This morning I’ve got a piece up at the American Spectator about using all the developments in last week’s Cascade of Horrors on the legal and political scene to capture the electorate next year – which is something we pretty much know absolutely has to happen, or else the fears that this is no longer America but rather something else will have come true.
The country isn’t lost yet, and it’s time to stop whining about what’s happened. What we need is to win, not whine.
But one thing is painfully obvious — the cultural and political rout the Right has suffered over the past decade (or longer) won’t be reversed with the same stupid tactics that have gotten us where we are.
Stop retreating, stop compromising, and stop acting like the other side is a bunch of nice people who just don’t understand the world as it is. The other side is a bunch of arrogant, hateful control freaks whose own lives are so empty and devoid of spirit that they can’t get fulfillment without interfering with yours. The other side practices tyranny as a lifestyle choice, and they’re so accomplished in their tactics that without a single vote of a legislature they can affect your consumer options or even what you can say.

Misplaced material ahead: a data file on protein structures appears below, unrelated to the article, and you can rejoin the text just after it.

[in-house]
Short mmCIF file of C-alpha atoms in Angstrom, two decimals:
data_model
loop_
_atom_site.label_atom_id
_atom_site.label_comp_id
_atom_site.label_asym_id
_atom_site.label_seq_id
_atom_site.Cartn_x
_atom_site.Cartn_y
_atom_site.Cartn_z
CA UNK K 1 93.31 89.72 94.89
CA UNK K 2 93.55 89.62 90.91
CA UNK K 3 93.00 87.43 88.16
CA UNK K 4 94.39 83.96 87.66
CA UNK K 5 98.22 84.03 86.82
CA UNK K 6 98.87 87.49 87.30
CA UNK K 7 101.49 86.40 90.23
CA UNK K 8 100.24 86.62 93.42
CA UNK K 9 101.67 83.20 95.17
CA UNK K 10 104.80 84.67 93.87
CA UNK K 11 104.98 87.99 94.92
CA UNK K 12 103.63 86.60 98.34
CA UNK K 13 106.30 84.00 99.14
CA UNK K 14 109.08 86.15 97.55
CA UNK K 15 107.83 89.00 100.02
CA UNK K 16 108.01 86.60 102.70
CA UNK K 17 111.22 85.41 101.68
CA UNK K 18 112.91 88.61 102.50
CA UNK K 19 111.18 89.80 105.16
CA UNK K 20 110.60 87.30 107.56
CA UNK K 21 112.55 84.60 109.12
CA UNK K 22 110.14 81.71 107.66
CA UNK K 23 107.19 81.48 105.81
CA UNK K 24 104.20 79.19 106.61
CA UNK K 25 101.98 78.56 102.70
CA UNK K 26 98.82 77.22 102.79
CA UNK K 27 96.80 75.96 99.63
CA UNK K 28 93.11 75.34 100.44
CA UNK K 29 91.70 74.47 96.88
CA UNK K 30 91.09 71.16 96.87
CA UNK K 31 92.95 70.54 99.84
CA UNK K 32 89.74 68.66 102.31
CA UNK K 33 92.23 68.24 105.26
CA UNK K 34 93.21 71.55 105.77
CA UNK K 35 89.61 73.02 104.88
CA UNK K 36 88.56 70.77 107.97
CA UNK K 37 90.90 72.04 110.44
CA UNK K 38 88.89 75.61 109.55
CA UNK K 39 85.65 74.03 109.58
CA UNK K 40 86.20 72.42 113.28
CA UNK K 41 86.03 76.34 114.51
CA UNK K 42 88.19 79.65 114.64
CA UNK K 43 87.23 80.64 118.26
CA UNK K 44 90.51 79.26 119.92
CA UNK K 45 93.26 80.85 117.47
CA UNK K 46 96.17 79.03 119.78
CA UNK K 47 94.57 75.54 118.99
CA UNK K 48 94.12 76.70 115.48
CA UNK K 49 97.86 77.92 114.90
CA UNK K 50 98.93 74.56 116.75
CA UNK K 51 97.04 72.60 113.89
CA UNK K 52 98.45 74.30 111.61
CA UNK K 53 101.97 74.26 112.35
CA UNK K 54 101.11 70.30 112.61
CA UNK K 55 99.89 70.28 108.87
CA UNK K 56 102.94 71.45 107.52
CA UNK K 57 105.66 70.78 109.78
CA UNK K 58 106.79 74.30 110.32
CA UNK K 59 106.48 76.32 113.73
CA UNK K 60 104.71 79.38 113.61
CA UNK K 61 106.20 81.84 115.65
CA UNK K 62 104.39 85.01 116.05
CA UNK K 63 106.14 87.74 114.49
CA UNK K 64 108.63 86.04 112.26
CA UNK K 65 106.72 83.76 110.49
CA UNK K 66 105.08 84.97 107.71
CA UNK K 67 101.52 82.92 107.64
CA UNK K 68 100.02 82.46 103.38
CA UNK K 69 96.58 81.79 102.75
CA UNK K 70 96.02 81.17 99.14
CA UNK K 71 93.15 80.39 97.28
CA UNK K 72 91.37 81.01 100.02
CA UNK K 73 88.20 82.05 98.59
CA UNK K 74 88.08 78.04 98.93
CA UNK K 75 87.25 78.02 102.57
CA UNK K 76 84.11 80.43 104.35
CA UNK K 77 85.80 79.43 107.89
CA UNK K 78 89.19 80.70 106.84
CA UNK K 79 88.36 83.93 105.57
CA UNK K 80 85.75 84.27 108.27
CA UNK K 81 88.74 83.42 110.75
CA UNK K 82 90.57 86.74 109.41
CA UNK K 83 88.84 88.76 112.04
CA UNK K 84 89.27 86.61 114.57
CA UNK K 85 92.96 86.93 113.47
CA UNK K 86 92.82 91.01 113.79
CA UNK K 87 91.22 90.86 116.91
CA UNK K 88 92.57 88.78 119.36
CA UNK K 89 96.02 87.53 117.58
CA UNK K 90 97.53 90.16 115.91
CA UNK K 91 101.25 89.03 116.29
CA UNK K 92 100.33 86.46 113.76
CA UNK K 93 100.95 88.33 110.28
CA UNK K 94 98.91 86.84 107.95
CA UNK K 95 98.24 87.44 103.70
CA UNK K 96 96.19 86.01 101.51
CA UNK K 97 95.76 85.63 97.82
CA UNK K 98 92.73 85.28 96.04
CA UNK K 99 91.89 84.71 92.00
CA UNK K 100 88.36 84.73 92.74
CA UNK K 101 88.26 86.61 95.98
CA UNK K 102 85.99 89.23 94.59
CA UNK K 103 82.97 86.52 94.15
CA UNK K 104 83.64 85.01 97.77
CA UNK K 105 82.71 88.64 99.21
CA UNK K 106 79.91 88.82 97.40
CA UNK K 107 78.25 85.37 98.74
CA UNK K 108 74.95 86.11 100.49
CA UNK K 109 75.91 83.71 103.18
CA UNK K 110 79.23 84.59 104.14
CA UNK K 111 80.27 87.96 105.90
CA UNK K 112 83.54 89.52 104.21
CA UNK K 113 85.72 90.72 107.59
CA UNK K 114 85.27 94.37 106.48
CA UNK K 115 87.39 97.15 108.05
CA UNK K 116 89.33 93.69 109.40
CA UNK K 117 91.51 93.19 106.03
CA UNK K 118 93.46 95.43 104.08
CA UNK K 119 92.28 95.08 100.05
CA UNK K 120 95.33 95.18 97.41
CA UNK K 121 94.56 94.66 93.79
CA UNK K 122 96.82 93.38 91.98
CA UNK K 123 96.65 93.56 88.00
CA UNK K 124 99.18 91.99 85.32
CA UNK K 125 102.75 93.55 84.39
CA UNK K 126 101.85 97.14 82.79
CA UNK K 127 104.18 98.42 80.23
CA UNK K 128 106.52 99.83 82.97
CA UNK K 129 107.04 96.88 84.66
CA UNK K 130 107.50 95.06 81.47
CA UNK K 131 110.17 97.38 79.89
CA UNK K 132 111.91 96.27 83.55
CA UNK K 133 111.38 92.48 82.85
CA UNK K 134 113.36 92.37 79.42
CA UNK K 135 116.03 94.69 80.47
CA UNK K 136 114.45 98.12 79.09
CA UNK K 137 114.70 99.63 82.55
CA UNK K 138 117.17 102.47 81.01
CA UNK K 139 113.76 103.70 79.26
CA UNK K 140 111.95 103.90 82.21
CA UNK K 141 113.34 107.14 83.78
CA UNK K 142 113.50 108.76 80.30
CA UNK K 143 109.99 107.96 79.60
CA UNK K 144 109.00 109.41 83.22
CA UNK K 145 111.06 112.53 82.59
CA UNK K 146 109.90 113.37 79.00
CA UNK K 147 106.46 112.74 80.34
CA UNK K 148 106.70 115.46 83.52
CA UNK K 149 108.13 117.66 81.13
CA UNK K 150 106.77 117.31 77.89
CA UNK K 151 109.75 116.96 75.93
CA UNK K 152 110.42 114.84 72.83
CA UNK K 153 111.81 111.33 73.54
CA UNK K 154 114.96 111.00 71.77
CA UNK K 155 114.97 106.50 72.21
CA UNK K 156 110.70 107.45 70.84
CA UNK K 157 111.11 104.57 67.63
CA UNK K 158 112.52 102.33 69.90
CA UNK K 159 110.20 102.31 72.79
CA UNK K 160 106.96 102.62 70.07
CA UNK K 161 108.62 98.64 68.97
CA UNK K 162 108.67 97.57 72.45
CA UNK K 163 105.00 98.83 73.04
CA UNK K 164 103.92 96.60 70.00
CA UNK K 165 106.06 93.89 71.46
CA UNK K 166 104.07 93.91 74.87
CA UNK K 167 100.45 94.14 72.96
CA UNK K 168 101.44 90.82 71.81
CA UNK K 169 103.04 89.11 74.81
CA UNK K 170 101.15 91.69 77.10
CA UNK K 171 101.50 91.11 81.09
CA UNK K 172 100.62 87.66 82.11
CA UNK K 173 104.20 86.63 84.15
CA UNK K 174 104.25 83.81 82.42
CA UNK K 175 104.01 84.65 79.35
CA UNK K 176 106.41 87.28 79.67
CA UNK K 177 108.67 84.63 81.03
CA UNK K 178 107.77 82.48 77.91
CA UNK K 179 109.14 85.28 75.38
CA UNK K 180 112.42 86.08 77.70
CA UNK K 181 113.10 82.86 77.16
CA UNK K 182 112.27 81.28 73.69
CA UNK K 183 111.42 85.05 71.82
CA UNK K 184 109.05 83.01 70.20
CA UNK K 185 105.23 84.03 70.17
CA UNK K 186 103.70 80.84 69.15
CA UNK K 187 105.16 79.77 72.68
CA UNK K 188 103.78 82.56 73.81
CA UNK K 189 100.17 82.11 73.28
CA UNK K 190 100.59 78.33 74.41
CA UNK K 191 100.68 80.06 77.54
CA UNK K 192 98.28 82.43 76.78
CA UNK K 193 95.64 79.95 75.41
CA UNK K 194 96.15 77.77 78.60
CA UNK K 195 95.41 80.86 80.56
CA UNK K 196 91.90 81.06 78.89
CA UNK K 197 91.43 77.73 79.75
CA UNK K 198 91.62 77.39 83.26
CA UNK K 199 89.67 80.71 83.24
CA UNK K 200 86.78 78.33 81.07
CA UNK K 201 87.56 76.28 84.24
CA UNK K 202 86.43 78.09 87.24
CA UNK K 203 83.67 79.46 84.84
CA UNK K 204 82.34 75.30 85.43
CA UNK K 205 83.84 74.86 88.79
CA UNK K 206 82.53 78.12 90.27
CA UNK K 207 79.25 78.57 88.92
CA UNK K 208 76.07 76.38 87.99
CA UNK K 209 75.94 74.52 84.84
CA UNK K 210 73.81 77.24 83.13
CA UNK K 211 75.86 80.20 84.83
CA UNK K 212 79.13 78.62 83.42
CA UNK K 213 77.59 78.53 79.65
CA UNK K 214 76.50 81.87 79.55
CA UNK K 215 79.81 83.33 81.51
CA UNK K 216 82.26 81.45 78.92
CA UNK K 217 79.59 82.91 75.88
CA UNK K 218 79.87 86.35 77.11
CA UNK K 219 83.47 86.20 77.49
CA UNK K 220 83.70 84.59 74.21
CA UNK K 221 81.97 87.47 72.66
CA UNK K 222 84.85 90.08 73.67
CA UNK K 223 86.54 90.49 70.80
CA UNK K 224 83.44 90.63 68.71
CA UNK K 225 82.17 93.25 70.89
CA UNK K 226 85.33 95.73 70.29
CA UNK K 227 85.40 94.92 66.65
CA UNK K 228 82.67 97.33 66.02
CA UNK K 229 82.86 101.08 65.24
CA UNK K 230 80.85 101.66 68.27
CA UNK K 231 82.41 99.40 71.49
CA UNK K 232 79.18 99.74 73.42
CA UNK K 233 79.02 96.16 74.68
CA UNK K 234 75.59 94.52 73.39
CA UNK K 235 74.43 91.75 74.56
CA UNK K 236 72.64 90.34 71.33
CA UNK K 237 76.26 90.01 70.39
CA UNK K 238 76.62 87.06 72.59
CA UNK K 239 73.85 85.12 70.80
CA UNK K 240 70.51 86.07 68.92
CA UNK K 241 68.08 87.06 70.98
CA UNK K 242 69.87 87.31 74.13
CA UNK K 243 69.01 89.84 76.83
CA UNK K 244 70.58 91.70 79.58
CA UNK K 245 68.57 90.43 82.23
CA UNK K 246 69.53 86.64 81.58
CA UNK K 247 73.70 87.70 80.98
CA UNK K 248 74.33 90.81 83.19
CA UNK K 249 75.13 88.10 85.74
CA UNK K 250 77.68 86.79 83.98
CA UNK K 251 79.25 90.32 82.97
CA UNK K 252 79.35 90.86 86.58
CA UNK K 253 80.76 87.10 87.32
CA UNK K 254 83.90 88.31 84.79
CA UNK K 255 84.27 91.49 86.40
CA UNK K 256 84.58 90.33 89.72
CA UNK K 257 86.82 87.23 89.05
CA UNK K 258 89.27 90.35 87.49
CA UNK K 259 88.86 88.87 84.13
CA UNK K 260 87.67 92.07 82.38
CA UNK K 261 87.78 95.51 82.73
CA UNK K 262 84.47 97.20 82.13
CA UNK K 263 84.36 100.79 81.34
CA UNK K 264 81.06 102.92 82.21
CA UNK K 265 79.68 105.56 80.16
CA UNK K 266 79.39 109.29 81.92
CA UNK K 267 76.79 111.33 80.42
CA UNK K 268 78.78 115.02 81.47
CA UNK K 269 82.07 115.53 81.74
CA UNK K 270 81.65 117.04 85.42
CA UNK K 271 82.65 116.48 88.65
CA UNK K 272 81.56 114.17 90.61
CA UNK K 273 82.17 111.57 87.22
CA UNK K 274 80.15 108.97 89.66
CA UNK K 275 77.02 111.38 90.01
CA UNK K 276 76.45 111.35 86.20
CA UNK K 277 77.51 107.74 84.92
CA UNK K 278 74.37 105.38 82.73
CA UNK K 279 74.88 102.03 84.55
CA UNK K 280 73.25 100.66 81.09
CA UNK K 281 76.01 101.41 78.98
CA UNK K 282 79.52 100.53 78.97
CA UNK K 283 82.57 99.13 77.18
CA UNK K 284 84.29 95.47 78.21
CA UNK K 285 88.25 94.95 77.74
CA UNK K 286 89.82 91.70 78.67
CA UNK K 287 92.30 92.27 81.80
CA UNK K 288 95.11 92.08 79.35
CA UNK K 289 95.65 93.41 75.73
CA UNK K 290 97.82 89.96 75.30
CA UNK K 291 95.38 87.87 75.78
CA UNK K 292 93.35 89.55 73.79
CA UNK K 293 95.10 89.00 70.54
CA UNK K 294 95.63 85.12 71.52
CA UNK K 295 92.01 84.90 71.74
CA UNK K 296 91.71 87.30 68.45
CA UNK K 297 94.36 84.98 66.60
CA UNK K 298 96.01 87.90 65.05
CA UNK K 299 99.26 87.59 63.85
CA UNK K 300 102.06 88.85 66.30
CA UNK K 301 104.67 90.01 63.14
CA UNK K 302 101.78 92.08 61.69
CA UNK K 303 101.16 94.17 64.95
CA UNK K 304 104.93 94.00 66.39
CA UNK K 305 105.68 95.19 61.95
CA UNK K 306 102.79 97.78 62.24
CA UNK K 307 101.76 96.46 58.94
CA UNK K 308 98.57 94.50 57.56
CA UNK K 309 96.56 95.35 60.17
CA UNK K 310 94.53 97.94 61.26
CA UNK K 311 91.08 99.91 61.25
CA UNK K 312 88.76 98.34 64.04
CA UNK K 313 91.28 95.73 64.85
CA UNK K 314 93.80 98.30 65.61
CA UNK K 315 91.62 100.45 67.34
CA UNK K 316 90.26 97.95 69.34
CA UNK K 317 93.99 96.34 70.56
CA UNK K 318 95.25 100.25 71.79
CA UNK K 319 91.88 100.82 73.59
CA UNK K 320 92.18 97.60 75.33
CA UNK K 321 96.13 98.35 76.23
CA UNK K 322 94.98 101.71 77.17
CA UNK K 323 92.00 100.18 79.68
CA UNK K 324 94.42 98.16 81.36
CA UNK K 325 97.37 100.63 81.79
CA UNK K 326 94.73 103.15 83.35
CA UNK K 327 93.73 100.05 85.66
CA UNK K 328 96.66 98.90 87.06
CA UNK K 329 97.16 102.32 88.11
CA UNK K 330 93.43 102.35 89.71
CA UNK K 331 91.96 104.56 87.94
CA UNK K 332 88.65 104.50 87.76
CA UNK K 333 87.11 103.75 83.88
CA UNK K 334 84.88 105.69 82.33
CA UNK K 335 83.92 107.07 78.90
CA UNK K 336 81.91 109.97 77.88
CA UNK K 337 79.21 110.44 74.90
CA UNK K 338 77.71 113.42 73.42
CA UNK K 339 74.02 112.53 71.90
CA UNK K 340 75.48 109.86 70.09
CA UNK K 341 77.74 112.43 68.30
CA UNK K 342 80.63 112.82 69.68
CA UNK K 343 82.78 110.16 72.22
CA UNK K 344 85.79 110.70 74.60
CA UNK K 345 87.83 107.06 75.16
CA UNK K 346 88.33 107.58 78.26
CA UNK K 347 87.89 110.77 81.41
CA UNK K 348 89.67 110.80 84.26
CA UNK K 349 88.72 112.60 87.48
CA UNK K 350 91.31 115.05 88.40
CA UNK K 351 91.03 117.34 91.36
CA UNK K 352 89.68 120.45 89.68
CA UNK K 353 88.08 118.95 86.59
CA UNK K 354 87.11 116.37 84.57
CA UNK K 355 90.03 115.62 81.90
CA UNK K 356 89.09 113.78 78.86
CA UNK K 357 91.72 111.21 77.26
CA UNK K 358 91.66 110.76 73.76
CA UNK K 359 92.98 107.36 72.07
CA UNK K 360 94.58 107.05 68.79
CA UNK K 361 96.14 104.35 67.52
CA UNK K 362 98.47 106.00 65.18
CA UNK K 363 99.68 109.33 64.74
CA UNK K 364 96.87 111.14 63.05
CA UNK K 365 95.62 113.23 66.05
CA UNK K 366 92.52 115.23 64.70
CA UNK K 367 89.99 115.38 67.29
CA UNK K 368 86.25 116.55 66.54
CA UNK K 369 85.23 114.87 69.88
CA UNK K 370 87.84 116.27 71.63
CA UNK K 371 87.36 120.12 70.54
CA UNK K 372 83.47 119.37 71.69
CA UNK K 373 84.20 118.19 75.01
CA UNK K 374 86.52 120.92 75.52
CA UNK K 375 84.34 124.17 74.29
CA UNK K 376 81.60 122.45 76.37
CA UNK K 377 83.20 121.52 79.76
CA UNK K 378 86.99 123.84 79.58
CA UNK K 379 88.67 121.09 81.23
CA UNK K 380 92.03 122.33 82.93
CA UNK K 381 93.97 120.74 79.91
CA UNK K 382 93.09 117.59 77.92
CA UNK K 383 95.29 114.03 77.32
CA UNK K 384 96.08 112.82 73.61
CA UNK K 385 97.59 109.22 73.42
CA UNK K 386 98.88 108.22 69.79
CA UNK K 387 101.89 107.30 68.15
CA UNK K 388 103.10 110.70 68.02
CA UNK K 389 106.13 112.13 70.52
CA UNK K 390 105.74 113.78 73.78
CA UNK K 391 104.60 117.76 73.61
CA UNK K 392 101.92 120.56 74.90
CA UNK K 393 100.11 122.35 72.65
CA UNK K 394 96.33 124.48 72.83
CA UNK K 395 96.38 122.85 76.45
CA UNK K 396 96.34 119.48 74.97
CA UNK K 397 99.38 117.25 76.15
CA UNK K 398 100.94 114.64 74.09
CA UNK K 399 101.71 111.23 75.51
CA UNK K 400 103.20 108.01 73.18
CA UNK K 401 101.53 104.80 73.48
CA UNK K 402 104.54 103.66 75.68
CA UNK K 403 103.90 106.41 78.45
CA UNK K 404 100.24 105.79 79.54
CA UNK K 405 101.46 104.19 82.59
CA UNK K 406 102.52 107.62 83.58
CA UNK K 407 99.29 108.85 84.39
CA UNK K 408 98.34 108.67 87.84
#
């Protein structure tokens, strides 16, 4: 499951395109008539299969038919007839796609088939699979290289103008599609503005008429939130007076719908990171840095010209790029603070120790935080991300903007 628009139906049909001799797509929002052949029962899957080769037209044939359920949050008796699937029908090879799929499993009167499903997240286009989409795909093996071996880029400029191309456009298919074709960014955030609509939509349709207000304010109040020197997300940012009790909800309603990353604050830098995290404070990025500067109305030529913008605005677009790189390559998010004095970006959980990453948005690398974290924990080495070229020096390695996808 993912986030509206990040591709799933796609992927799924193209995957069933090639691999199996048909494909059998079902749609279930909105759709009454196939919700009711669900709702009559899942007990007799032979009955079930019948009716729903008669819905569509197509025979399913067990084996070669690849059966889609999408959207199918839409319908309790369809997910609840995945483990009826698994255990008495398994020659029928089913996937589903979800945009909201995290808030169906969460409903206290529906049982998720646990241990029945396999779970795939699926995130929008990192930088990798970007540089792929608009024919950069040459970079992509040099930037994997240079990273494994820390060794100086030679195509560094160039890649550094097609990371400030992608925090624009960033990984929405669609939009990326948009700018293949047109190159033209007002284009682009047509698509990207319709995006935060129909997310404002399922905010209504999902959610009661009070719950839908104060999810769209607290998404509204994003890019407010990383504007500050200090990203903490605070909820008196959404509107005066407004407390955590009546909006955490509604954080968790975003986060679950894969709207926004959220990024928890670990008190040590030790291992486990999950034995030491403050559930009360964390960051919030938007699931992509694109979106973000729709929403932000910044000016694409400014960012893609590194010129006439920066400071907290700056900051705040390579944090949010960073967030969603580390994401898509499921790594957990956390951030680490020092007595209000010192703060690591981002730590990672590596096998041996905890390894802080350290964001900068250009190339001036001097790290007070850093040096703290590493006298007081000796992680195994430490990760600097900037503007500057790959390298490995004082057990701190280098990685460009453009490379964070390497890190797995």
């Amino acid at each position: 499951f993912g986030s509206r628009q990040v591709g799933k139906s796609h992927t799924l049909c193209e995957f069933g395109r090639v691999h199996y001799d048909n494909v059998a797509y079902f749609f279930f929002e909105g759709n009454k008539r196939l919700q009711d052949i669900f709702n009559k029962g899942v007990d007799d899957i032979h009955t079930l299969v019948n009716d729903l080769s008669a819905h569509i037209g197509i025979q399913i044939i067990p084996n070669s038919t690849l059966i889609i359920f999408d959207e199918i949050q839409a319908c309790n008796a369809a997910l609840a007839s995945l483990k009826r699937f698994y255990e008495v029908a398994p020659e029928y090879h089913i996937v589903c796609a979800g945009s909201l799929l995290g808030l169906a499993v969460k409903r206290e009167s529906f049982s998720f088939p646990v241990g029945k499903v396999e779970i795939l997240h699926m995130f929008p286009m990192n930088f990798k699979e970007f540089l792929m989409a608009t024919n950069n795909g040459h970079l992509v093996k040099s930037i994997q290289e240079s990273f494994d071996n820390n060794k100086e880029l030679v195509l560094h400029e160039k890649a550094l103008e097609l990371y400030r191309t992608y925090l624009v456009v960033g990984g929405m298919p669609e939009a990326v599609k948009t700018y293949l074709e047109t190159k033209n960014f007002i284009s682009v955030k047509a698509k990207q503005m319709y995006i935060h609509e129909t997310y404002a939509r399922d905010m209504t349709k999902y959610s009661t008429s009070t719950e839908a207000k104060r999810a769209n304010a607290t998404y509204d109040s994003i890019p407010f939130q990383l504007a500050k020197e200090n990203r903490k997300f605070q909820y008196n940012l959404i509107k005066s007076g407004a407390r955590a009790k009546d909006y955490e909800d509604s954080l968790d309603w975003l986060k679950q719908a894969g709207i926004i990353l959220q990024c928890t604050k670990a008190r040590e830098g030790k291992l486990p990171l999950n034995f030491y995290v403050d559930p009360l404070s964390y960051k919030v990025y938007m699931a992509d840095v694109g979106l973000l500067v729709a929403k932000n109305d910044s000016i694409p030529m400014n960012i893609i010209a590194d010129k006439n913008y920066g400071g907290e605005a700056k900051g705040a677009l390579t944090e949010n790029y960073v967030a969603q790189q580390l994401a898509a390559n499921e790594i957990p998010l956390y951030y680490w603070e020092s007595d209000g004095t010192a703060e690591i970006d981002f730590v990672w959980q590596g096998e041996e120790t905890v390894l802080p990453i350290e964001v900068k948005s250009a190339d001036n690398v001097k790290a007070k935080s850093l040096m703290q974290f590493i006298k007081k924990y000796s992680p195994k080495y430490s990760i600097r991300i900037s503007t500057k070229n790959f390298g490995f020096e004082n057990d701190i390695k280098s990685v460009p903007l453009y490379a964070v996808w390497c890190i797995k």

Fighting these people in the culture, which as Andrew Breitbart rightly said is upstream from politics and therefore at least as important if not more so, is something conservatives have yet to fully engage. That’s a whole other column, if not several. But for our purposes today, let’s consider politics — and let’s offer a little bit of advice to the dozen and a half GOP presidential candidates who are scuffling for the right to hopefully avoid being the third flat-footed Republican to lose a national election to a wannabe socialist dictator.
A good rule is this — if you consider one of the Left’s cultural aggressions, and use your imagination to envision an extension of same into absurdity, you need only wait a while before the insane next step you thought up surfaces in a headline as the Left’s next cultural aggression.
Since that’s the case, get tough, and get smart — and hang these people with their own stupid ideas. Here are five things you can say about the Democrat nominee which will be vehemently denied but will stick anyway — because everybody knows they’re true.
Read the whole thing to find out what the five potshots to take at the Democrat nominee are.